Why words will always matter

Why words will always matter

I spent a good chunk of today reading documents, news stories and emails, probably like you did. There were 48,802 words in all. That’s 48,802 opportunities for the writers of those words to connect with me and to get me to agree with what they’re writing.

What I noticed though is that I didn’t connect with a lot of what I was reading – I found that word choices were getting in the way of me “picking up what they were putting down.”

There’s a lot of buzz about the PR industry’s focus on videos, photos and infographics and how we all need to make more use of those tools. But with any medium we’re working with, especially the words we’re writing, there’s a form of communication that’s common to all of us. And that form is clarity.

Susan Smalley, a Professor Emeritus from the Department of Psychiatry and Biobehavioural Sciences at UCLA, highlights why being great with words is still at the crux of what makes a good communicator. The key for me was that scientists have found that just hearing sentences about elderly people led research subjects to walk more slowly.

What does that even have to do with communications? Well, Dr Smalley tells us: words incite and divide, calm and connect, create and effect change.

So once you grasp the awesome power of the keystrokes you’re tapping away at with your keyboard, don’t let your message get lost, because your words can be your greatest asset. Just follow a few simple rules:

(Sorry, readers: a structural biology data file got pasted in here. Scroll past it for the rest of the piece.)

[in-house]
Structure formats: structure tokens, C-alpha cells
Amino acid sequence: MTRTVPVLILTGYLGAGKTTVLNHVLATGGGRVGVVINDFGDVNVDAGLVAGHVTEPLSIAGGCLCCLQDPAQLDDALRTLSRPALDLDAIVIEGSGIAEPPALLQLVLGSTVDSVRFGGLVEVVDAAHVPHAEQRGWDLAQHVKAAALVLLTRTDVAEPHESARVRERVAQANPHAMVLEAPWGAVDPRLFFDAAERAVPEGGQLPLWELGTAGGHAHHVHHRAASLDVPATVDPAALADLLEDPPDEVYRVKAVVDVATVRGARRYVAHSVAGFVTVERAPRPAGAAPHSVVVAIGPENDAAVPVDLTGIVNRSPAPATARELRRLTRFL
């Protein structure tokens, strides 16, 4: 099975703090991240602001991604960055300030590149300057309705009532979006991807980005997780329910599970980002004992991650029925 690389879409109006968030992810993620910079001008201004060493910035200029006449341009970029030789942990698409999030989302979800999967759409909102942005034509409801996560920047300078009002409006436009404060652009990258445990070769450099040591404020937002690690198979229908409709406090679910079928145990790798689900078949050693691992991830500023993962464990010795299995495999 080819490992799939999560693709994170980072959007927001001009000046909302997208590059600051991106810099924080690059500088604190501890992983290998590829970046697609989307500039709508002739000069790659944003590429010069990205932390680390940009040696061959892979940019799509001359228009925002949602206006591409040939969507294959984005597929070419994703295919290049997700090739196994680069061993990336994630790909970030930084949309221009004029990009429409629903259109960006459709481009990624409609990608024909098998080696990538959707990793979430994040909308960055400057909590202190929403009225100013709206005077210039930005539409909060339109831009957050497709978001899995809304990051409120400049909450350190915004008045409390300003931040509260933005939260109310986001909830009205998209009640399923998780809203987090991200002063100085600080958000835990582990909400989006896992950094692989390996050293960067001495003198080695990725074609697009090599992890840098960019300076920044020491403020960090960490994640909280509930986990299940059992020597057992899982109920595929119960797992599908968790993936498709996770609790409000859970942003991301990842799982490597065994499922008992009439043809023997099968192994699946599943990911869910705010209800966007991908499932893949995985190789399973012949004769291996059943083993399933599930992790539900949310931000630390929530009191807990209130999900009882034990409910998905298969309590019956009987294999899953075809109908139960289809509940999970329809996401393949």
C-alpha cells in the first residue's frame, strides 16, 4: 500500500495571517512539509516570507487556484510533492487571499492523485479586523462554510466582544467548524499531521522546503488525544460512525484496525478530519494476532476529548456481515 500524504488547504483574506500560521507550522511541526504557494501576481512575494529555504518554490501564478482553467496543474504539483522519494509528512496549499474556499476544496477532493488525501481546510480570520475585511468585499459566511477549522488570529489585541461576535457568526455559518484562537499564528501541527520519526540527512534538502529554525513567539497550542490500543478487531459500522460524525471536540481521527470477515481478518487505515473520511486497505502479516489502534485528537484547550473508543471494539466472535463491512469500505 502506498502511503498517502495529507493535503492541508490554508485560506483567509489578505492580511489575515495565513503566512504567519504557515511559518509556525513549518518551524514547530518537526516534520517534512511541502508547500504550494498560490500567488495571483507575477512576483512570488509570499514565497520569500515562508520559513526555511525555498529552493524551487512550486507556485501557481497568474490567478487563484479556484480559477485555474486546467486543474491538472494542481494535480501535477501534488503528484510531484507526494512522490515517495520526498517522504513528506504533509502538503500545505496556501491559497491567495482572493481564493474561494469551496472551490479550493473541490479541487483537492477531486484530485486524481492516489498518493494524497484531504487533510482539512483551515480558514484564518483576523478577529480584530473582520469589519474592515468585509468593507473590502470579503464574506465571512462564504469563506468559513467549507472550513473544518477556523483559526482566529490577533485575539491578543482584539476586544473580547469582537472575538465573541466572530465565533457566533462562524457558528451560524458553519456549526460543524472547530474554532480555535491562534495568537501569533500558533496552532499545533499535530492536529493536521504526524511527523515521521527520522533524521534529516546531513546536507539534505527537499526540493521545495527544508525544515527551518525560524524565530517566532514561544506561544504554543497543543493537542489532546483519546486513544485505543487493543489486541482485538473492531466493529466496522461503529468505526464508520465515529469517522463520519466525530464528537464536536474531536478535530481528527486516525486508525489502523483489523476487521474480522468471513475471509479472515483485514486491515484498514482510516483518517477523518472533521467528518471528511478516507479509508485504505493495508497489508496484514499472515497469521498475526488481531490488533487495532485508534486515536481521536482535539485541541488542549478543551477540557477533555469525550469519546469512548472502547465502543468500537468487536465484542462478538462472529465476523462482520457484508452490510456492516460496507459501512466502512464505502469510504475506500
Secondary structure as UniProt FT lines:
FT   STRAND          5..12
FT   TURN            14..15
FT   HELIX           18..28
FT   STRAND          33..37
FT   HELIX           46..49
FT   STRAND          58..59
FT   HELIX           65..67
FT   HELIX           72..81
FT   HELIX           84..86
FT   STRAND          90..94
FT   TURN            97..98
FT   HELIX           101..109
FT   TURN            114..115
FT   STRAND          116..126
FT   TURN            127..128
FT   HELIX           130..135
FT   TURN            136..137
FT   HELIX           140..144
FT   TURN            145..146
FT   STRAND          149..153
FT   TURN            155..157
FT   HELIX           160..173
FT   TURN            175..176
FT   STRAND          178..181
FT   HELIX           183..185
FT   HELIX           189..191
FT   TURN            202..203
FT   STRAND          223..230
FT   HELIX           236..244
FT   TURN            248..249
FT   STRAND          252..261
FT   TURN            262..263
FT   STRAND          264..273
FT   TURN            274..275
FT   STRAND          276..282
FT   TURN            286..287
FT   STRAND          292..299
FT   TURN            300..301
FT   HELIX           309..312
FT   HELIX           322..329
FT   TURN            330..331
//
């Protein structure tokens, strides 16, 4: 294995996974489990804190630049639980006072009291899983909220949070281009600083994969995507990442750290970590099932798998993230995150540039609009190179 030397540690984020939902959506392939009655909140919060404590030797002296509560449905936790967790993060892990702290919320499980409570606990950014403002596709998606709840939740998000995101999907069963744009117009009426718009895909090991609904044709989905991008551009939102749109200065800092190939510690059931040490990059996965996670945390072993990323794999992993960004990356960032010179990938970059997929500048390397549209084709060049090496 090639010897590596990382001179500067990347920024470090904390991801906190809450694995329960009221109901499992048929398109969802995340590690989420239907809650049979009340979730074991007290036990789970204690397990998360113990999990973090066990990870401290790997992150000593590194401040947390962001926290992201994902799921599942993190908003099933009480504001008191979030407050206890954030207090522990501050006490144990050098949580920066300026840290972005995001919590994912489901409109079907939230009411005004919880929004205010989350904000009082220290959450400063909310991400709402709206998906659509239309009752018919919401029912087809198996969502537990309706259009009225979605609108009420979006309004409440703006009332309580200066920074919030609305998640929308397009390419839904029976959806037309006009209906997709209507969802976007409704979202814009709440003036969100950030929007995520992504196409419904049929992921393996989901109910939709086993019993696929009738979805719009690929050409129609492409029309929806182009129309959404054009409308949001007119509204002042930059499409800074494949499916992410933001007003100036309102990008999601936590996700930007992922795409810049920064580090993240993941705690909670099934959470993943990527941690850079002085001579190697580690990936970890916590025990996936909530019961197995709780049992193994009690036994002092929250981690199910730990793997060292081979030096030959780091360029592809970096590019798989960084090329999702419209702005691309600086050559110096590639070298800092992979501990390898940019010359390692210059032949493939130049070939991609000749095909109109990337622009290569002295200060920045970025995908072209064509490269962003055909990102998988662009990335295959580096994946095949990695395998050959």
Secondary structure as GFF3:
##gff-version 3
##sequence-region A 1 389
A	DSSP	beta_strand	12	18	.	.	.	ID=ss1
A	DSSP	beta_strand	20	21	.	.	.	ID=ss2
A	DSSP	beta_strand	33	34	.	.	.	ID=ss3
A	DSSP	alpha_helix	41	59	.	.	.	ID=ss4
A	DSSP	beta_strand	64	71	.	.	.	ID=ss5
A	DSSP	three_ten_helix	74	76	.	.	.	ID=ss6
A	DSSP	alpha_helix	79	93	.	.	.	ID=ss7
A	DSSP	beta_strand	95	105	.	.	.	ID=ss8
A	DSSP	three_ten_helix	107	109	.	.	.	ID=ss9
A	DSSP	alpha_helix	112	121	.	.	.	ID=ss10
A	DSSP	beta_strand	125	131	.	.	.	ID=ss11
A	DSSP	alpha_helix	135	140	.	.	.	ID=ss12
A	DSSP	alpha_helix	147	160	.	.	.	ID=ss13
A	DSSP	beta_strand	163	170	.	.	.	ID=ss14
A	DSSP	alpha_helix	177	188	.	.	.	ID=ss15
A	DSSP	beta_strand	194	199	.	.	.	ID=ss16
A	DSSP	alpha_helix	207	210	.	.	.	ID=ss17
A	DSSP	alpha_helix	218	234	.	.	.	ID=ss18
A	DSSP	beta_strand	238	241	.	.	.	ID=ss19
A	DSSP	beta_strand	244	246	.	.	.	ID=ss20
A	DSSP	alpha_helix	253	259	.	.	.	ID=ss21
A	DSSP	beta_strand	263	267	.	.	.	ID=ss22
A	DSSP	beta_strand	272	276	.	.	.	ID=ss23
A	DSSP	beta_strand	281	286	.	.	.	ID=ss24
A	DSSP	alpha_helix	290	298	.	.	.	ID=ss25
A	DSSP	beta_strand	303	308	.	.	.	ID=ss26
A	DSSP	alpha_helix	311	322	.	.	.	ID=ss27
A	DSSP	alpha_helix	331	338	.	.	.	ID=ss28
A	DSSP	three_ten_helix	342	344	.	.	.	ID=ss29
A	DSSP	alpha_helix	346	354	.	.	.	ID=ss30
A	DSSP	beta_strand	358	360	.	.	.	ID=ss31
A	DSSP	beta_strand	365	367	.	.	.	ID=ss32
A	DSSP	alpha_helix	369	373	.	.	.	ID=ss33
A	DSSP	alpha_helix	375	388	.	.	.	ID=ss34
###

• Proofread carefully, especially to see if you any words out.
  • Use of the passive voice is to be stopped
  • Use words correctly, irregardless of how others use them
  • Be more, or less specific
  • Its the litdle things that count – poor spelling and grammar distract from your message
  • Don’t be redundant; don’t use more words than necessary – it’s highly superfluous
  • Understatement is best. Let your competitors oversell and under-deliver

As with all things, words can help or hinder you. Too often we make basic mistakes that can distract from the substance of what we are saying meaning it’s up to us, as communicators, to make the most of every stroke, syllable and sound bite. If you still don’t believe me, watch this TED-Ed video by Terin Izil.

Our industry writes volumes upon volumes on the importance of style, avoiding corporate double-speak, ‘activating’ verbs and avoiding glib phrases. But at the end of the day (see what I did there?), think of it this way: you – or the idea you’re representing – are only as good as the words you use.

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